GM announced it will stop truck production for 10 weeks as the automaker prepares for the introduction of the redesigned GMC Sierra and Chevrolet Silverado in the second quarter.
GM finished last year with a pickup inventory almost in line with the company’s target, but in January inventories increased 24%. The automaker announced on Friday that the truck inventory increased to a 117-day supply at the end of last month from a 80-day supply in December. All GM’s three pickup plants will stop production for 10 weeks to allow the changeover, according to Jim Cain, GM’s spokesman.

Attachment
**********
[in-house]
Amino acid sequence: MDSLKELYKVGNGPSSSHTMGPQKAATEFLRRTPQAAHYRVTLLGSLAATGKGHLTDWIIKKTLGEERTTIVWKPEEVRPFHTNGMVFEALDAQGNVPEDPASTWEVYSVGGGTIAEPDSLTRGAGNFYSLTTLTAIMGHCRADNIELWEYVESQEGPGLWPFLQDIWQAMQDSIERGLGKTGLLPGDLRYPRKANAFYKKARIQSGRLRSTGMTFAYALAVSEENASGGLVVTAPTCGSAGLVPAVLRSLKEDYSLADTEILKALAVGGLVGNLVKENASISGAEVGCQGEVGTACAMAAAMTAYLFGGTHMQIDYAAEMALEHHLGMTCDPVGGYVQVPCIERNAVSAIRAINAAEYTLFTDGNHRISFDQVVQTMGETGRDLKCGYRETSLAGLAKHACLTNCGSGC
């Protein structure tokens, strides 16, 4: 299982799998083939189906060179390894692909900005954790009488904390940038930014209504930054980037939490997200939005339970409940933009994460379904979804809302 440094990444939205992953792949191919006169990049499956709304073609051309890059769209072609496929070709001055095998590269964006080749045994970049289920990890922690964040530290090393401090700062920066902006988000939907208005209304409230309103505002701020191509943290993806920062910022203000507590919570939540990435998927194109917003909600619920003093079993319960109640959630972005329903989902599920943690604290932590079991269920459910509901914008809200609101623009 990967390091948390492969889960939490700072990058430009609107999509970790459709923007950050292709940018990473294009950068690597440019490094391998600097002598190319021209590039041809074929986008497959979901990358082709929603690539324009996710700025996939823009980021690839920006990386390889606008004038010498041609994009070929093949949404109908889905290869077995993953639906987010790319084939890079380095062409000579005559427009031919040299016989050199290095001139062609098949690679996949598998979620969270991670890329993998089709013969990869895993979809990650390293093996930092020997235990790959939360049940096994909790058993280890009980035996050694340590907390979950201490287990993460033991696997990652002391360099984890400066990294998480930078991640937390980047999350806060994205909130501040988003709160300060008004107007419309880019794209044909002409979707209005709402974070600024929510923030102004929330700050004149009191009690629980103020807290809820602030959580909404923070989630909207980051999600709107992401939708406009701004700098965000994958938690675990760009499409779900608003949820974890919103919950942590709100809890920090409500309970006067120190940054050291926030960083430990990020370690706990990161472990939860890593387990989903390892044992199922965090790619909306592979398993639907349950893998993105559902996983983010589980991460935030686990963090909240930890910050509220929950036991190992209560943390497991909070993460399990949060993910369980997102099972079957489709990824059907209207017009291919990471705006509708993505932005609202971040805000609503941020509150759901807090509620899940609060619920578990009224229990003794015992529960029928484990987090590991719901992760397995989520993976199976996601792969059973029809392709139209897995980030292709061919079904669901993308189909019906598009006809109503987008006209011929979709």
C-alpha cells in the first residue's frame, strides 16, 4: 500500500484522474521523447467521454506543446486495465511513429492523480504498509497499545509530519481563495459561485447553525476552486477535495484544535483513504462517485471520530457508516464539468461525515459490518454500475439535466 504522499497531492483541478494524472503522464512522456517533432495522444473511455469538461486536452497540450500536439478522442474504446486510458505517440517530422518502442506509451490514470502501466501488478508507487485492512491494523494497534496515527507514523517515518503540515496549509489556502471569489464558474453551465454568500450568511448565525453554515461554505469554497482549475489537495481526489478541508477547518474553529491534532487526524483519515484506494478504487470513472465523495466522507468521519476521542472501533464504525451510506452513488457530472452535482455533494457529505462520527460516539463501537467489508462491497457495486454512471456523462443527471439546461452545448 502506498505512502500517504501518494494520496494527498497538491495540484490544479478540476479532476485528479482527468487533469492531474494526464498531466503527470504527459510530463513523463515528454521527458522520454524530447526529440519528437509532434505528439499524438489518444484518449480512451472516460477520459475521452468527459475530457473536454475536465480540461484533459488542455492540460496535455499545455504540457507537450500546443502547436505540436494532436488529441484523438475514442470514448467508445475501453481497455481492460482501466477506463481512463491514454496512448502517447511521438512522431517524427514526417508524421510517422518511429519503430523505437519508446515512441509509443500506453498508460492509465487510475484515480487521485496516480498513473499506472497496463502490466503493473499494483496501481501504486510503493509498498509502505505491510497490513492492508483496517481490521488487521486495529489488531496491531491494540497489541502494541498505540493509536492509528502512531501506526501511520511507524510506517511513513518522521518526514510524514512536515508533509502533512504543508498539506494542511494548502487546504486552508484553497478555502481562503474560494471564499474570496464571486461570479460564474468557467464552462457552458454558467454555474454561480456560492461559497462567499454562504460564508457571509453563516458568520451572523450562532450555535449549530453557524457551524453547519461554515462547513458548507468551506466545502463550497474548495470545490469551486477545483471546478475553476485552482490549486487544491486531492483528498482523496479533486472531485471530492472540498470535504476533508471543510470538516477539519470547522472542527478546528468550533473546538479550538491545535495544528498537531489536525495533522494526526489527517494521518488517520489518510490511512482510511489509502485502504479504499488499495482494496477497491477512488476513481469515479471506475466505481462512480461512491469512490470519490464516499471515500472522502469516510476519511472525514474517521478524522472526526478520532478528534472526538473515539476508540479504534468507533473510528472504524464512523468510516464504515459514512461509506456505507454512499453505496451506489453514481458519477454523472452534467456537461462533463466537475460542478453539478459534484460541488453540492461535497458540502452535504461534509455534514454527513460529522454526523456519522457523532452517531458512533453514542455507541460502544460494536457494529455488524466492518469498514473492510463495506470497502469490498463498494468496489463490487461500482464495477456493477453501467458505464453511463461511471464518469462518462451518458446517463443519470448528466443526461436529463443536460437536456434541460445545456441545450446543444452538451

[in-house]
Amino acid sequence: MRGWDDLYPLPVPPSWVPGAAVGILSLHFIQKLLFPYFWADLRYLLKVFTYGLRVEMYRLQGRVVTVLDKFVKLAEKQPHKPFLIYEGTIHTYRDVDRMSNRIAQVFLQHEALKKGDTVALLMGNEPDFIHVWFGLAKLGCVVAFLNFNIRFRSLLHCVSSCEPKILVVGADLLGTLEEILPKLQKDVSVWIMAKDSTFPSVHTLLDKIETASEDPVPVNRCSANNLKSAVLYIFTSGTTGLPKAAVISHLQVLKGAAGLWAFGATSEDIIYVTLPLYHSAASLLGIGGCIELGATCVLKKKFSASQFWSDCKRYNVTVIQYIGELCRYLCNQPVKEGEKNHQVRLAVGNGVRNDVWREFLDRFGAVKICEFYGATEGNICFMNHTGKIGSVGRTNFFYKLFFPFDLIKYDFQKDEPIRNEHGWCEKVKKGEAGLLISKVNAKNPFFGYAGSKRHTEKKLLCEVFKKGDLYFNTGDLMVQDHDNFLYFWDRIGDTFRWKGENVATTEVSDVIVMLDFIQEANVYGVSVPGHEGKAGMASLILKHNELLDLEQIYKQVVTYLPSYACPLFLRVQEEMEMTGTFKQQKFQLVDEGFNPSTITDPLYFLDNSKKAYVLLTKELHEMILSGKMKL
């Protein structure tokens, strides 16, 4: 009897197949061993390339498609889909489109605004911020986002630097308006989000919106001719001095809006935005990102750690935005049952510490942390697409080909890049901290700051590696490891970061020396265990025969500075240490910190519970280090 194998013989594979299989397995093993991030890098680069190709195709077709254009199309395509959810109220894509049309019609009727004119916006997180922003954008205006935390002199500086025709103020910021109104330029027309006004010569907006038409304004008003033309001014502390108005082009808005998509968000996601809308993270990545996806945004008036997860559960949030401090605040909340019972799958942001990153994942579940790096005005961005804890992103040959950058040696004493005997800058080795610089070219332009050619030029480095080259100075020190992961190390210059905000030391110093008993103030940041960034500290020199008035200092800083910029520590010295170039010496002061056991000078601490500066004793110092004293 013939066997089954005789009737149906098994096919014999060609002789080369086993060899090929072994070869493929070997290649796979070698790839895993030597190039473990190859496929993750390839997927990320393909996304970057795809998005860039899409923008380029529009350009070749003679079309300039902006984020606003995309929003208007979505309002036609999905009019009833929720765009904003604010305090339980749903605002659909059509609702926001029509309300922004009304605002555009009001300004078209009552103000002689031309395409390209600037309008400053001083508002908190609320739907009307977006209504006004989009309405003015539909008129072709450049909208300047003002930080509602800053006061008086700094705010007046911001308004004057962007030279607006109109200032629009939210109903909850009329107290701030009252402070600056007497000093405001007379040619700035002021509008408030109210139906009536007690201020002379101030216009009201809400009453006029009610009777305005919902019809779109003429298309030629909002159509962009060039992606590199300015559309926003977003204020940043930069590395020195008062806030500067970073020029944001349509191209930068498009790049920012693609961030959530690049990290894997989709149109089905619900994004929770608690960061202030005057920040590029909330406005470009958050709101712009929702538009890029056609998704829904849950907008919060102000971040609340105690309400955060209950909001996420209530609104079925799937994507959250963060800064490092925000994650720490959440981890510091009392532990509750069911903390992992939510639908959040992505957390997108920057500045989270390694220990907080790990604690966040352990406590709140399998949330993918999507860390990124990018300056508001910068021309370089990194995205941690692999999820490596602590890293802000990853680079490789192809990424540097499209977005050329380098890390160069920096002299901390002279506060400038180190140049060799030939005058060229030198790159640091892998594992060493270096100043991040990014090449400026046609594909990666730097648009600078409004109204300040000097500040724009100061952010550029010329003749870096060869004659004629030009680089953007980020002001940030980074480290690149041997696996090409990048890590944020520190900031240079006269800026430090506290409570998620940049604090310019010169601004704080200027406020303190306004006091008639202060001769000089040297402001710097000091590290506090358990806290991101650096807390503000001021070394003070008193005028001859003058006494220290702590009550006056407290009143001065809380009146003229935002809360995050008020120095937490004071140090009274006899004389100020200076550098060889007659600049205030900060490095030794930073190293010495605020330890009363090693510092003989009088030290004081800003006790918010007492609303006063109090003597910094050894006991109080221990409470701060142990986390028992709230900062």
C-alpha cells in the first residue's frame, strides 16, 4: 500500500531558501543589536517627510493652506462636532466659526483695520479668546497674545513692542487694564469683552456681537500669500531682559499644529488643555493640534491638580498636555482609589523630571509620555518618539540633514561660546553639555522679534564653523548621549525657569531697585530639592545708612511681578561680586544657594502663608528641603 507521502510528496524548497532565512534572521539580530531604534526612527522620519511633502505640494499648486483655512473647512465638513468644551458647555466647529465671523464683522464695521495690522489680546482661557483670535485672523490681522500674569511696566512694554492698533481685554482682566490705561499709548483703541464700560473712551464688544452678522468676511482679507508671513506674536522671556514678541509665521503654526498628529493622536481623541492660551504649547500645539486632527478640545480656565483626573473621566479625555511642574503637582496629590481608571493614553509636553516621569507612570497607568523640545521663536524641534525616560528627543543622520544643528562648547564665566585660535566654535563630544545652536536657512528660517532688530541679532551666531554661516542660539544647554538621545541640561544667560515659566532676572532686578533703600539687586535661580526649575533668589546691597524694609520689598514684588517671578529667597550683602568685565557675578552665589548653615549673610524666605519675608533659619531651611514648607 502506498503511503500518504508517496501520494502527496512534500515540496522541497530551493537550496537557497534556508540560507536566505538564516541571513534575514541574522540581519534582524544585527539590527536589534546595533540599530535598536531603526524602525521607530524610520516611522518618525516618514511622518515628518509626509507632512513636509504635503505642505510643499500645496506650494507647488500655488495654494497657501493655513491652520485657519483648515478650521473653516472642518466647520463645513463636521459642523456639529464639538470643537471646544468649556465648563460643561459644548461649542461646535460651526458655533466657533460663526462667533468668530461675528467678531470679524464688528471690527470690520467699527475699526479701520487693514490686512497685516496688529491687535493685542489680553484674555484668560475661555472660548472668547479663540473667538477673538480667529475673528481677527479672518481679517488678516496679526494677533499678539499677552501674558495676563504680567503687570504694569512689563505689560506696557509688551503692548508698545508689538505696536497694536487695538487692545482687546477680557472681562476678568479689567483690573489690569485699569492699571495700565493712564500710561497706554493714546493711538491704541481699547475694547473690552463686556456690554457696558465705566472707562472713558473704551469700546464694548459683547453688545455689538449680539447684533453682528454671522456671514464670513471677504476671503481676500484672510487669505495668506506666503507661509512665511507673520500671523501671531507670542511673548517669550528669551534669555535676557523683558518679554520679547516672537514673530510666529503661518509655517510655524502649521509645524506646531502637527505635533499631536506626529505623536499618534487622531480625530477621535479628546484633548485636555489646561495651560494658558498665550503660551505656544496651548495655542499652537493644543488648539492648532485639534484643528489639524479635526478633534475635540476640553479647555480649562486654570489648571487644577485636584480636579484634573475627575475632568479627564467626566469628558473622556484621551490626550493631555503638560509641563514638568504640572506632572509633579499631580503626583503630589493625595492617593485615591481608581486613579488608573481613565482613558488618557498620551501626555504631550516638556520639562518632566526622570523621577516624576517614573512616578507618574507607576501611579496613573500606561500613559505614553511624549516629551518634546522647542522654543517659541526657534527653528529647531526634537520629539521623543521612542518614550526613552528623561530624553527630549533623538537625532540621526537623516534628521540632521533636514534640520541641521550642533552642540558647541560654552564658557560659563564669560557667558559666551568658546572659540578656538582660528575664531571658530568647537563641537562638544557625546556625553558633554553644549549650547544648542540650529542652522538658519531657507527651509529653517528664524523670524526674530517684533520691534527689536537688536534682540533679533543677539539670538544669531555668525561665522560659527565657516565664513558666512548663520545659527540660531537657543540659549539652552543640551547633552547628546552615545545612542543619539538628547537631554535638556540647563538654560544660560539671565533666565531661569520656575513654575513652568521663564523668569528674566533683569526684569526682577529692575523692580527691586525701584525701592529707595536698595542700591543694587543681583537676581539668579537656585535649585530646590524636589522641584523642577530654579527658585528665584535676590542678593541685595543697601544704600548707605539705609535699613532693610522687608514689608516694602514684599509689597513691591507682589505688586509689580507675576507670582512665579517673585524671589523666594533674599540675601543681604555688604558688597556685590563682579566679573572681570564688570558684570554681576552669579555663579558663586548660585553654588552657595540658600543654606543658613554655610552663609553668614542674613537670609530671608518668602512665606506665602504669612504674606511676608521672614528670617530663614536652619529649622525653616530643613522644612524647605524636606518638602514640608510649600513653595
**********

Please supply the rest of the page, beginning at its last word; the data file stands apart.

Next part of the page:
To deal with high inventories GM chose to stop production for 10 weeks and not resort to a more expensive solution, that of offering heavy discounts to boost vehicle sales, a decision would have hurt not only the brand but also the resale values.
“We feel very good about where we are, going into an improving industry, a segment that has opportunity,” Kurt McNeil, GM vice president of U.S. sales operations, said Friday.
According to a statement, at the end of January GM had a full-size pickup inventory of 234,342 units, with 45,774 more trucks compared with January 2012 and a 5.7% increase from 221,649 units at the end of December. GM’s target was to have around 220,000 pickups in inventory by the end of 2012.